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Life in Congress: Job Satisfaction and Engagement of House and Senate Staff

life-in-congress-job-satisfaction-engagement-coverThe Congressional Management Foundation (CMF) and the Society for Human Resource Management (SHRM) initiated the "Life in Congress" research series to closely examine the work demands, work/life challenges and satisfaction levels of Members of Congress and their staffs.

The third report of the series, "Life in Congress: Job Satisfaction and Engagement of House and Senate Staff," reveals what congressional staff value most about their workplace and is based on a survey of more than 1,400 staffers from the House and Senate, from both political parties, and from the Washington, D.C., and district/state offices. Additionally, researchers compared congressional staff survey results to data collected by SHRM on U.S. employees, which included various industries and organization sizes.

Our research indicates that despite the challenges of congressional employment, such as long hours, lower pay than their private sector and executive branch counterparts, and virtually no job security, staff remain generally satisfied with, and are engaged in, their jobs. Staff repeatedly cite their dedication to public service and the meaningfulness of their work. However, the research also raises questions as to whether these altruistic motives are enough to overcome the inherent challenges to working in Congress.


Key Findings:


Job Satisfaction

  • Overall Satisfaction Level. This research found that 80% of congressional staff reported overall satisfaction with their current jobs, including 40% who are very satisfied. Nearly three-quarters (74%) of congressional staff also indicated overall satisfaction with their current offices, including 44% who are very satisfied.
  • Job Aspects Most Important to Congressional Staff. Of the aspects that congressional staff rated as most important to their job satisfaction, most related to their work environment and the value and meaning they find in their work. The percentage of respondents who rated those work aspects as "very important" are noted as follows:
    • Overall office culture (79%);
    • Meaningfulness of their jobs (75%);
    • The work itself (75%);
    • Opportunities to use their skills and abilities in their work (72%);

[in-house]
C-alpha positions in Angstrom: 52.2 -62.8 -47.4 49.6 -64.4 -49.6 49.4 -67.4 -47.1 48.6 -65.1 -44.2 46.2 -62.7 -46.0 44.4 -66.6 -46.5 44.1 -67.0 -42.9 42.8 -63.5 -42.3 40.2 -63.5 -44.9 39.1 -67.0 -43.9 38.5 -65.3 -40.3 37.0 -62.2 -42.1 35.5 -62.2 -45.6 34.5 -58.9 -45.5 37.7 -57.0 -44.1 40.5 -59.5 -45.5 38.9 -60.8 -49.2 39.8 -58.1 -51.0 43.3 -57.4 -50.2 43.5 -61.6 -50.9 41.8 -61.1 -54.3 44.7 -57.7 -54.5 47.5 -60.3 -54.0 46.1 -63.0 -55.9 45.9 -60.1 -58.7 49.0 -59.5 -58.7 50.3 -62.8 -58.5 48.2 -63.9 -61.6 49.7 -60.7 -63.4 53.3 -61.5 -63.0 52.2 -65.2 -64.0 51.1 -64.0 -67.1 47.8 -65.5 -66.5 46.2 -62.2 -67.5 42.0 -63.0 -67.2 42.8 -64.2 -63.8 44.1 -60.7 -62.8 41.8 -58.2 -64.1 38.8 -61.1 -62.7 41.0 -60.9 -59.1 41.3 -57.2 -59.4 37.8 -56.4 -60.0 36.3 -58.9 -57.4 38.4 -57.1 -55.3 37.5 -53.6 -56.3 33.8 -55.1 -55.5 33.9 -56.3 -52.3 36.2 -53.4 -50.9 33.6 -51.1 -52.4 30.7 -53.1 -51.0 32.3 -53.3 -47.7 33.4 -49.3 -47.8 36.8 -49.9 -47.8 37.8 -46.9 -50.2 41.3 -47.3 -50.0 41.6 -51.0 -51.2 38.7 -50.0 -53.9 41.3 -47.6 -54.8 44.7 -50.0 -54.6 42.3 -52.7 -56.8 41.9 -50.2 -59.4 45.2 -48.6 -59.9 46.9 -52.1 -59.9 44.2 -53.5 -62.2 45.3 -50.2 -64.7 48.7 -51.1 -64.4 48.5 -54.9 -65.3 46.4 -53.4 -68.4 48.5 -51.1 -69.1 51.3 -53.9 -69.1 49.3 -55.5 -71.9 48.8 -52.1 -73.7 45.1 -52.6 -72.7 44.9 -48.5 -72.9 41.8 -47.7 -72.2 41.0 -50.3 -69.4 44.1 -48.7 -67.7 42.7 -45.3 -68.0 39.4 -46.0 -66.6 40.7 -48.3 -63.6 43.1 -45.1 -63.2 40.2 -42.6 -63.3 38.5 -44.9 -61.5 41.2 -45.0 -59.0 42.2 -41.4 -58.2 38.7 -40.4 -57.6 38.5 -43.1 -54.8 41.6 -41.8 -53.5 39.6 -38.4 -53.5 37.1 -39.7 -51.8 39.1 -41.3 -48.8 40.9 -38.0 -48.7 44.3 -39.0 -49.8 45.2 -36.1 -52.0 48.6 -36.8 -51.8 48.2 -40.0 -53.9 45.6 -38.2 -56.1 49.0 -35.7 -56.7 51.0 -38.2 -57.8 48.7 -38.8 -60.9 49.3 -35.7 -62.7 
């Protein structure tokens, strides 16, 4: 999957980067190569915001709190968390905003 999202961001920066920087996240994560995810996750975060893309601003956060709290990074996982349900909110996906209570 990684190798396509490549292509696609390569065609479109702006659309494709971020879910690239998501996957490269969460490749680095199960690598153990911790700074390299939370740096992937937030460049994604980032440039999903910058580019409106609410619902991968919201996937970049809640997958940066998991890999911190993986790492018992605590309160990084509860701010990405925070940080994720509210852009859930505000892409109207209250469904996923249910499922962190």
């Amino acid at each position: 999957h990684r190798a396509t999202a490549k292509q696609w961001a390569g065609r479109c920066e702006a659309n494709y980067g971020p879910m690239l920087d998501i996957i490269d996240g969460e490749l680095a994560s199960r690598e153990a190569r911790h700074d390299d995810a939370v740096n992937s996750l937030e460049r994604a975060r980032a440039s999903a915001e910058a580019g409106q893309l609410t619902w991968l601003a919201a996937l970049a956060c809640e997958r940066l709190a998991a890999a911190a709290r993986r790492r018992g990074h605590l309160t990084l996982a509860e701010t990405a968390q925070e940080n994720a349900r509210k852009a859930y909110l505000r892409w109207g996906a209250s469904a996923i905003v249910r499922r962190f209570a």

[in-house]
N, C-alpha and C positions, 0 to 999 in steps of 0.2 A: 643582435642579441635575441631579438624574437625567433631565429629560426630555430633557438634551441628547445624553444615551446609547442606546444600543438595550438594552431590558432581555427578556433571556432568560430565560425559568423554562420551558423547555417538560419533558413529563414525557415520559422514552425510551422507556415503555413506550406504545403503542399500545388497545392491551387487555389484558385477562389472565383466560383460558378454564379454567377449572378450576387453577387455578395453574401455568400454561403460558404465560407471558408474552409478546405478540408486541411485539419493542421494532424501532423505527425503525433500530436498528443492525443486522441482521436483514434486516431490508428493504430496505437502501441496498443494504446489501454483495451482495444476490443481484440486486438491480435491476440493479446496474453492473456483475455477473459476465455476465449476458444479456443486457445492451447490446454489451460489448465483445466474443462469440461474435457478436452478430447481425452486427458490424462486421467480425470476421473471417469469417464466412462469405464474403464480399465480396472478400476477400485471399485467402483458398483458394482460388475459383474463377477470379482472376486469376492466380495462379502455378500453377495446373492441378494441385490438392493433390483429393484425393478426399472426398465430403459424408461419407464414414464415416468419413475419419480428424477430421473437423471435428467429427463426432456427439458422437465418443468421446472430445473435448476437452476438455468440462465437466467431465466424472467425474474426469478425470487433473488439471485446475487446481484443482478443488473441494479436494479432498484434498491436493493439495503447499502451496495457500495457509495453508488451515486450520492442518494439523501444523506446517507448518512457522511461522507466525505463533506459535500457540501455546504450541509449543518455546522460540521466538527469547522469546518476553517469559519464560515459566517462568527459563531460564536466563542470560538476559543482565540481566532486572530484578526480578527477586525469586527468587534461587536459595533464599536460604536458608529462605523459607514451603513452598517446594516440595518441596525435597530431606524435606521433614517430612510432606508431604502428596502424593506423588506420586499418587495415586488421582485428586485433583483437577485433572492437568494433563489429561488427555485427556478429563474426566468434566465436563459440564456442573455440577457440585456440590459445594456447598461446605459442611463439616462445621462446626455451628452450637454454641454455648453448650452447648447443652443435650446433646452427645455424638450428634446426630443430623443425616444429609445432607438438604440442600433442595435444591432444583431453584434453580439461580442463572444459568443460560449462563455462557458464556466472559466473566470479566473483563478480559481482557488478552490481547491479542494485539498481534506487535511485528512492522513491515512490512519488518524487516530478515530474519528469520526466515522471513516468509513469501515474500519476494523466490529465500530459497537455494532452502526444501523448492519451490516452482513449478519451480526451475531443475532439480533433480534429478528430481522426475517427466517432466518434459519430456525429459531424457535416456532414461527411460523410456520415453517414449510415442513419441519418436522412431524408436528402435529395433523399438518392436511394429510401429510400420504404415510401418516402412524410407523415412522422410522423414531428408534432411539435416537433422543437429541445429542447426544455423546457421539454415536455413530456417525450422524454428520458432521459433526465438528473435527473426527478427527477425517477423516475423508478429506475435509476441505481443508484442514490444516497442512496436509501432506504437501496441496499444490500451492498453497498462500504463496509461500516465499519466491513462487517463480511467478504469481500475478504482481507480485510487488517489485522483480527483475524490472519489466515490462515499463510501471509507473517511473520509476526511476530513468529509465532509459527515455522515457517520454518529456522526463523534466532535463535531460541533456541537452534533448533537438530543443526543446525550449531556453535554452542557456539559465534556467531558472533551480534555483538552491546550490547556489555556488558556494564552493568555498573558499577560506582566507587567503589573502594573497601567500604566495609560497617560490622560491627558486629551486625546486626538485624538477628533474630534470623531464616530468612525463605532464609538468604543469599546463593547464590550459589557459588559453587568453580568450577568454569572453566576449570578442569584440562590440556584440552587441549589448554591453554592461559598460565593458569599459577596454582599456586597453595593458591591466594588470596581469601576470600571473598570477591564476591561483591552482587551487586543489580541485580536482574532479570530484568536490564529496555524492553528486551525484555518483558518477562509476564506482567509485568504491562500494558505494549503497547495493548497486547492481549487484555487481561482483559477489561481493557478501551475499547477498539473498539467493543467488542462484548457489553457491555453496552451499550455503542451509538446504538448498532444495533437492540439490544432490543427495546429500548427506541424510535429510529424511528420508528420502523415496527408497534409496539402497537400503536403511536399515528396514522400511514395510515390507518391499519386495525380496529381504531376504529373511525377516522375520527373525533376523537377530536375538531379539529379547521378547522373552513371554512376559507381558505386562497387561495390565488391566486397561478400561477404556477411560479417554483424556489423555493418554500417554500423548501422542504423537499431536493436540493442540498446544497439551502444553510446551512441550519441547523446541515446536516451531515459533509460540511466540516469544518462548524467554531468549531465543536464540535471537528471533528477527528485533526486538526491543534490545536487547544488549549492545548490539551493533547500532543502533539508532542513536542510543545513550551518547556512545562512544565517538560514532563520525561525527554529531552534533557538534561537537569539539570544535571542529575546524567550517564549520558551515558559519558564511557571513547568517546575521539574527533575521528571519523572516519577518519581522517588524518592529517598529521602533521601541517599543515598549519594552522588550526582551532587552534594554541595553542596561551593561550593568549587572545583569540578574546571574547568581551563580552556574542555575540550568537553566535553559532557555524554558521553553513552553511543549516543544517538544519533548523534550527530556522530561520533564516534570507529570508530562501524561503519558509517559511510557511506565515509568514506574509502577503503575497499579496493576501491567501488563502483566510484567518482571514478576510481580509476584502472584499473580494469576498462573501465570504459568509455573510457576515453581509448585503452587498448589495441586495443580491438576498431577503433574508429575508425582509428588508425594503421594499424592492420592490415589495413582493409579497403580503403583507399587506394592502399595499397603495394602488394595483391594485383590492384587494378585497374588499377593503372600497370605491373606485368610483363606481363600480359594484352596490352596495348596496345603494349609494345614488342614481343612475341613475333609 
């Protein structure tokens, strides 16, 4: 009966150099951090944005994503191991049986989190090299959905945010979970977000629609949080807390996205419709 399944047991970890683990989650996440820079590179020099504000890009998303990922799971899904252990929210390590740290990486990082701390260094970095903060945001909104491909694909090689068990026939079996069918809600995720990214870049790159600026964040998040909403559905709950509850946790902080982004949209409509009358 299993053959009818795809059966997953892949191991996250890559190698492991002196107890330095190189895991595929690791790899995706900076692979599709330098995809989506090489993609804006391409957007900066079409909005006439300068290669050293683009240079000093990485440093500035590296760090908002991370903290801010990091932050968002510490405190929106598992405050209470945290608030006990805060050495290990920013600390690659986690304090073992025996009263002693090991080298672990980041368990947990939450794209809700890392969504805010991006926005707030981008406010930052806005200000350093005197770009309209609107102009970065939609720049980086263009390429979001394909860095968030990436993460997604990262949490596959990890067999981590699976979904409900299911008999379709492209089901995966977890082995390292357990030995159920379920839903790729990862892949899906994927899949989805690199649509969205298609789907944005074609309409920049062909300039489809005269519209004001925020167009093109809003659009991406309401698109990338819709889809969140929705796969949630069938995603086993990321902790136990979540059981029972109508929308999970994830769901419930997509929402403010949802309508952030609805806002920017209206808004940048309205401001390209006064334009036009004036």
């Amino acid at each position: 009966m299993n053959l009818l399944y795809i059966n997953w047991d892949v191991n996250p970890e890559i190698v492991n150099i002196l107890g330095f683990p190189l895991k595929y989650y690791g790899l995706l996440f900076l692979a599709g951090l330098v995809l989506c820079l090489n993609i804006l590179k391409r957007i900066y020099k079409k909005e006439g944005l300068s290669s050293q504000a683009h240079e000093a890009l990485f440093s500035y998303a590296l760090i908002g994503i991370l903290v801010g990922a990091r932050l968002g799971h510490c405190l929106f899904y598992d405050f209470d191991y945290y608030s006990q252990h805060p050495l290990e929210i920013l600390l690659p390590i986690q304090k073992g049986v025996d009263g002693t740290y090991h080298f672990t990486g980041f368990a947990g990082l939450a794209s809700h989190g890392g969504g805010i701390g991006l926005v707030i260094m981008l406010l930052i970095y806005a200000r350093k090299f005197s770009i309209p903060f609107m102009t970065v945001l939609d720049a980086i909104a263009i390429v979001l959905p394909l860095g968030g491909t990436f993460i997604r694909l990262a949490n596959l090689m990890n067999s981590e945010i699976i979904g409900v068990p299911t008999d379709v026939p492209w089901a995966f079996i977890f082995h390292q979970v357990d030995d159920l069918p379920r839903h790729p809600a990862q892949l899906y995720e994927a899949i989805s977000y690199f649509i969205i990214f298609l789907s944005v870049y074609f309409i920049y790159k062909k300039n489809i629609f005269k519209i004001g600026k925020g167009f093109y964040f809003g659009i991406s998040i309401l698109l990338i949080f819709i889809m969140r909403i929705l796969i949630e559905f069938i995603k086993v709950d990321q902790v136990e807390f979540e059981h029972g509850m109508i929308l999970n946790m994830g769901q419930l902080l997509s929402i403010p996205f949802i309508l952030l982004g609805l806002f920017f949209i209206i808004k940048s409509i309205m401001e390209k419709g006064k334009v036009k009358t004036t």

• Communication between employees and senior management (70%);
    • Vision and goals of the Senator or Representative (70%); and
    • The contribution their work has on the overall goals of the office (70%).
  • Satisfaction Levels Compared to What Is Important to Staff. Congressional staff were generally satisfied with these job aspects as well, with at least half of respondents indicating they were "somewhat satisfied" or "very satisfied" with these factors. However, further scrutiny of the staffers who were very satisfiedwith these aspects shows that considerable gaps existed between importance and satisfaction. (The greater the gaps, the more indication that congressional offices should focus on improving these areas.) In particular, the largest gaps were for:
    • Communication between employees and senior management (i.e., Chief of Staff, District/State Director, Legislative Director) (70% very important, 22% very satisfied);
    • Opportunities to use your skills and abilities in your work (72% very important, 32% very satisfied);
    • Overall office culture (79% very important, 41% very satisfied);
    • The work itself (75% very important, 37% very satisfied);
    • The contribution your work has on the overall goals of the office (70% very important, 34% very satisfied); and
    • Meaningfulness of job (75% very important, 43% very satisfied).

Employee Engagement

  • Employee Engagement. Employee engagement differs from job satisfaction in that it relates to employees' connection and commitment to their work and organization—what and who is motivating employees to work harder. The top aspects contributing to congressional staff engagement were:
    • 97% of congressional staff agreed that they are determined to accomplish their work goals and confident they can meet them.
    • 86% said that they are highly motivated by their work goals.